I am an Executive Committee Member of the British Association for Cemeteries in South Asia and Trustee, Website and Social Media Manager of the Families In British India Society.
What got you into genealogy?
I think it was a desperate need to know and understand where I am from. My family moved around a lot and as a child we moved so often that I attended ten different schools. When people asked me where I was from I couldn't really tell them! I never lived in a place long enough to feel I was from there! I also never really knew my fathers family. I never met his father and only met his mother a few times. As for my maternal family, I grew up hearing stories of my Grandma's life in India and knew her family were in India for several generations. That always fascinated me and I wanted to know more.
What interesting things have you discovered from your ancestors?
Loads! On my paternal side I've discovered Miꞌkmaq and Black Loyalist ancestors I never knew I had as well as ancestors that came over to America on the Mayflower. On my maternal side I discovered I am descended from a Quack doctor in Nottingham, an Indian ancestress, Huguenot silk weavers, and photographers to the Kaiser to name a few.
Is there any source in your research that you’ve used that usually might be overlooked?
Several, thanks to the British Library Archives and Manuscripts Catalogue. My favourite find is a bunch of letters in the European Manuscripts that one of my ancestors wrote from the Fort in Agra during the Indian Mutiny to Lord Elphinstone in England. I never would have thought to look in the European Manuscripts for anything to do with my family in India. The letters were wonderful and full of information no other records would ever have given me.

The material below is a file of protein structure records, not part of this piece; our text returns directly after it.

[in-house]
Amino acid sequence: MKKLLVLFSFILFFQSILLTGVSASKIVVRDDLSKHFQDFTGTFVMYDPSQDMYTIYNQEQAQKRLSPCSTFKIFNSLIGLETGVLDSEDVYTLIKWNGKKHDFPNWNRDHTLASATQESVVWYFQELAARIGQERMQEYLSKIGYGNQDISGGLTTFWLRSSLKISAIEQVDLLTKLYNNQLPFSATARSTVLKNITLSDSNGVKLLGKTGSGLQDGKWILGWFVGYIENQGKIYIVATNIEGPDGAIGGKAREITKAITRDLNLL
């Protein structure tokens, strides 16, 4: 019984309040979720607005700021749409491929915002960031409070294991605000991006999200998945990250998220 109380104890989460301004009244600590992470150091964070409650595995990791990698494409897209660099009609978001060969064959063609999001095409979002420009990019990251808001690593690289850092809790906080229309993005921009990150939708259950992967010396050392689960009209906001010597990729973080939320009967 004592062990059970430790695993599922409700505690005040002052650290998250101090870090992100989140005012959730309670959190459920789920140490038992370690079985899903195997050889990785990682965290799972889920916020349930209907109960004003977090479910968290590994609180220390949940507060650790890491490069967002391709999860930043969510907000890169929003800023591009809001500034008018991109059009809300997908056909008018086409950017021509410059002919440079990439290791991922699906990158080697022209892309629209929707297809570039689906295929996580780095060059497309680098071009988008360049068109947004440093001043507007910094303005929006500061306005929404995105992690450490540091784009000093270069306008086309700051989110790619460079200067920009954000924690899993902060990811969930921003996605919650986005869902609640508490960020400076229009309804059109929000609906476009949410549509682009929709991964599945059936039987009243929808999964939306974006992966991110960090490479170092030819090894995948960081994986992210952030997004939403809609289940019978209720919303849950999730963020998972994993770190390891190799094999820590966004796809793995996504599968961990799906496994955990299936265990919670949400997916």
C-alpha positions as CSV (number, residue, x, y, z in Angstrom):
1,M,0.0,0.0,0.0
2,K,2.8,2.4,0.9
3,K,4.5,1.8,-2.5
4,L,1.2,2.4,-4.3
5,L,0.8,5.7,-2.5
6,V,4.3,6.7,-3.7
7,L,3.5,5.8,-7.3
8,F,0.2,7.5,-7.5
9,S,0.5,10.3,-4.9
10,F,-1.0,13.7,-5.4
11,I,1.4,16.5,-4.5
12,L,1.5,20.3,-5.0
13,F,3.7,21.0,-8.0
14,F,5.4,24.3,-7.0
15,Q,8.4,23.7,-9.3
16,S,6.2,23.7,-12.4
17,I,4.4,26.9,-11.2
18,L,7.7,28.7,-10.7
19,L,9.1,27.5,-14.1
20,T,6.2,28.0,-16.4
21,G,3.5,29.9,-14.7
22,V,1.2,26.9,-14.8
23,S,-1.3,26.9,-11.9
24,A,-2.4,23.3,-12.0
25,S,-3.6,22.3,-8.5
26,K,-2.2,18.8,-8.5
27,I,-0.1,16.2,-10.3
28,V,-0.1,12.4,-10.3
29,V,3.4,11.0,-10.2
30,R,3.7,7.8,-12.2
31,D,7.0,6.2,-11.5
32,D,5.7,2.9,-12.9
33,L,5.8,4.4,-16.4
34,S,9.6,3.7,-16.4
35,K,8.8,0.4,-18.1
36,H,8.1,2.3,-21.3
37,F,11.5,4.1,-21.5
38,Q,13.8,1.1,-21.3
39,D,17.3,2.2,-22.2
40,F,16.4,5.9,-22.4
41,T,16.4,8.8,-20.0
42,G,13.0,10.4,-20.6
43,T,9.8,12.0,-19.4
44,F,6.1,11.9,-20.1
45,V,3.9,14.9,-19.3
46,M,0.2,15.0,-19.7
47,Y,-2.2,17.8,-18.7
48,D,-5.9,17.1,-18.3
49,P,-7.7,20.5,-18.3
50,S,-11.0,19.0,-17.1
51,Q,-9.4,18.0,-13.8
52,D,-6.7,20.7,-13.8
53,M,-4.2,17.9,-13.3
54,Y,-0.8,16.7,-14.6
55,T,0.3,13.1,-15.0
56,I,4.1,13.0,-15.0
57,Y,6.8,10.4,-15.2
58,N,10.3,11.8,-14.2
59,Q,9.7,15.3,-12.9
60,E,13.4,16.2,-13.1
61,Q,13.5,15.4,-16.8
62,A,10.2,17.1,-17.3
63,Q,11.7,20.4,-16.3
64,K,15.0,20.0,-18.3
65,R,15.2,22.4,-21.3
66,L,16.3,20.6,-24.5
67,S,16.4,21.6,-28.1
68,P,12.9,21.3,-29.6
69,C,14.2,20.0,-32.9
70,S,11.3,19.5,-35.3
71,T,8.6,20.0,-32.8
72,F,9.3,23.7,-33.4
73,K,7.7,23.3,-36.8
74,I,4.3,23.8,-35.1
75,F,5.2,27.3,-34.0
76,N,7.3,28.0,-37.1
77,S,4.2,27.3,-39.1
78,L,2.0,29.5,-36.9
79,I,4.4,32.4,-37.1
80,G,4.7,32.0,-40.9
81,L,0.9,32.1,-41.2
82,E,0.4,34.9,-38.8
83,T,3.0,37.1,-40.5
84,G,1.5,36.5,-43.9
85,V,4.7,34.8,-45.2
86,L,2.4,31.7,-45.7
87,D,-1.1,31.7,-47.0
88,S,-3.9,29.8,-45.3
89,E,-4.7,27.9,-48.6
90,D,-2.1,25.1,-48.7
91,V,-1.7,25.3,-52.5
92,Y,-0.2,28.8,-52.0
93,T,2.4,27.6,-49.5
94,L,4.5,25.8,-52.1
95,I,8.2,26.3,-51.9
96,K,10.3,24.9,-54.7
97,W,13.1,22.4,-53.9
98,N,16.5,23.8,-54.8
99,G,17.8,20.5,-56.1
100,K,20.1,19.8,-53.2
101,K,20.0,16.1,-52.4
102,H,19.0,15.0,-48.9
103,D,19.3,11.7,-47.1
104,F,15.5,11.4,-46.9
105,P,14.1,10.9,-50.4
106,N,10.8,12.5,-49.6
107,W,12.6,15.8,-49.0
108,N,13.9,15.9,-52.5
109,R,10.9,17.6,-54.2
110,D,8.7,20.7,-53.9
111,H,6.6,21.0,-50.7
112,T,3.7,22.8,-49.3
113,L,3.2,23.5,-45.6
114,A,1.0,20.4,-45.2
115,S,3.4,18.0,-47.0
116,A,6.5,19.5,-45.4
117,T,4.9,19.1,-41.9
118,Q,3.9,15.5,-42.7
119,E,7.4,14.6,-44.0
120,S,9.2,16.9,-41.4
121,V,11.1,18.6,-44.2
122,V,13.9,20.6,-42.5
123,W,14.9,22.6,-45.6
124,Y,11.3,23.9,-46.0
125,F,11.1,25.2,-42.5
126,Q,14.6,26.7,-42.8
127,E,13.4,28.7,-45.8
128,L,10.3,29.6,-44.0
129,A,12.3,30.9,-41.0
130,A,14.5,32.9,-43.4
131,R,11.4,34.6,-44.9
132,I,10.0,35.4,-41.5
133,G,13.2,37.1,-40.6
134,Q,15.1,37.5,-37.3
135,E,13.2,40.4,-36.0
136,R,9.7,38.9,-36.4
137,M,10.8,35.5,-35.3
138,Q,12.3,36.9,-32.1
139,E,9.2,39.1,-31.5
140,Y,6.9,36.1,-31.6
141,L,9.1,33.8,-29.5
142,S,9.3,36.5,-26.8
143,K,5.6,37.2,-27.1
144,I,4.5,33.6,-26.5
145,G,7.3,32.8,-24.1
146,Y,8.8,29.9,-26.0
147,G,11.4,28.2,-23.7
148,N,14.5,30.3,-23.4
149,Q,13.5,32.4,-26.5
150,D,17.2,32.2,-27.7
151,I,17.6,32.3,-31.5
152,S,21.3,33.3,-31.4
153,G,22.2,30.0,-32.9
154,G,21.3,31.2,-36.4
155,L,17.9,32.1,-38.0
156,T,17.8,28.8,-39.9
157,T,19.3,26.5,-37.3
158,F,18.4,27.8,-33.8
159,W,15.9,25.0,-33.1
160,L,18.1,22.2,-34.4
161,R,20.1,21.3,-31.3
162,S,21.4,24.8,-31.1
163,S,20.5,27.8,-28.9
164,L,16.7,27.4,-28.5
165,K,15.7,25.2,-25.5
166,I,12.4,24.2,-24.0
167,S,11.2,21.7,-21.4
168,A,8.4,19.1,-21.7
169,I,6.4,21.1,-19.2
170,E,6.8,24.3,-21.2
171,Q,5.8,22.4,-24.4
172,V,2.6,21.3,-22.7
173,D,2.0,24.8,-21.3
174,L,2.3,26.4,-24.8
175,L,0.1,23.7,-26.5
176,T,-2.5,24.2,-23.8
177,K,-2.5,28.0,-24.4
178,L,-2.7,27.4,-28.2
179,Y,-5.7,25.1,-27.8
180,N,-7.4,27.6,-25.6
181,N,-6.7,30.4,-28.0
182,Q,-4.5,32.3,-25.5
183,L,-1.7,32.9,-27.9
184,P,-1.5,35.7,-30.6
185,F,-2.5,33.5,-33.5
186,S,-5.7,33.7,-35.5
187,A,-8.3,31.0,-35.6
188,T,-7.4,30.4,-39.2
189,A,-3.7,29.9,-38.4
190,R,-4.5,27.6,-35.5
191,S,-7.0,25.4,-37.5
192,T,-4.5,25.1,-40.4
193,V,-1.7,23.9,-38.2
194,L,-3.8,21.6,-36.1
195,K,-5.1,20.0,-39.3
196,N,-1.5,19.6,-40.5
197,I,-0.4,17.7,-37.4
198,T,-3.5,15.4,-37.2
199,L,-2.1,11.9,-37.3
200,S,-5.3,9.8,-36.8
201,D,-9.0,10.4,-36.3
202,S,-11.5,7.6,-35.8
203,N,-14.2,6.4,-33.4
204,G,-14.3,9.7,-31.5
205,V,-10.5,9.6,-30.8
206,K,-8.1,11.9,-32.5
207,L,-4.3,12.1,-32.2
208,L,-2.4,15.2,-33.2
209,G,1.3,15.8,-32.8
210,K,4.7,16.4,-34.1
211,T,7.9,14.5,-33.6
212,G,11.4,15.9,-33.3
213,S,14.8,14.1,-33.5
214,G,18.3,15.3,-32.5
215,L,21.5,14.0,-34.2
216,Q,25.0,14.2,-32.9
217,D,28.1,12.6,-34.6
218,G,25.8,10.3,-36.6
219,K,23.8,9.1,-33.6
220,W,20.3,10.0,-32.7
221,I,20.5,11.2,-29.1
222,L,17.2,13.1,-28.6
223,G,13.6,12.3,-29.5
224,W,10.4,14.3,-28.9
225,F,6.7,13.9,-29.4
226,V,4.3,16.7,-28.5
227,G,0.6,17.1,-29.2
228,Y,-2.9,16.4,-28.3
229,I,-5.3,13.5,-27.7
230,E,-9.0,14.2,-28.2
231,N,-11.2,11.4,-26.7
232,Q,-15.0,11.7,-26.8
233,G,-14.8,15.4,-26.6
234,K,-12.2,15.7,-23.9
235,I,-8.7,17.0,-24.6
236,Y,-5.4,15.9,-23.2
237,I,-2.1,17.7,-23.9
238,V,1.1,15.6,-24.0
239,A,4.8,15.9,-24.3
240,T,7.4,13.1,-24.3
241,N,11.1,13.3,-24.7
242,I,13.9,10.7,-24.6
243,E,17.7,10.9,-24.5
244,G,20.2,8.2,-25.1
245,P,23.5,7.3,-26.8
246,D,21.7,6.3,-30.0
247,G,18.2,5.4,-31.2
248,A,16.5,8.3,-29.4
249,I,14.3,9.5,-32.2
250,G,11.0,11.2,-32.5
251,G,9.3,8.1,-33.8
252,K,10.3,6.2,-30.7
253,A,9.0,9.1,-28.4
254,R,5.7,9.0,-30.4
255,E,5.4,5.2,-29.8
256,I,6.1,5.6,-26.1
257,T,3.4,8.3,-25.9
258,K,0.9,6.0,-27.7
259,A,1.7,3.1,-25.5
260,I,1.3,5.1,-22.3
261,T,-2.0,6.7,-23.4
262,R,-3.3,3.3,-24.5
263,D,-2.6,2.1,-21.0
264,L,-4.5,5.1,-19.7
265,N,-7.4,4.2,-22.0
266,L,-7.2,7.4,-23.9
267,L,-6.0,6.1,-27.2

What are you currently focusing on in your research
I am currently digitising 200 years of family letters, photographs, slides, cinefilm, negatives and documents that my grandmother and aunt left me. Most are of my family in India and Singapore, but the oldest are a couple of photograph albums from the 1880s belonging to my Kuhlmey family in Berlin. I particularly like digitising the negatives and slides. You never know what is going to appear on the screen after the scanner works its magic. A moment frozen in time and my ancestor caught in celluloid like a fly in amber. I call my scanner my Time Machine as when I put a negative on that scanner I never know where in the world or what year it will take me.
What difficulties have you come across in your research?
Finding a birth record for my Great Great grandfather, Frederick Beckwith born c1860. Can't find a birth or baptism anywhere, but family stories and DNA all indicate a possible Romany Gypsy connection. Hopefully something will turn up eventually.
What advice would you give to people starting out in genealogy.
Interview your oldest family members now. Use a dictaphone if possible and record their memories as well as names, dates etc. Not only will those memories be priceless, but being able to listen to them in later years and hear their voice will mean even more to you than you can imagine.
Hope you enjoyed it! Check out Valmay's webiste here & follow Valmay on Twitter here. Stay tuned for more!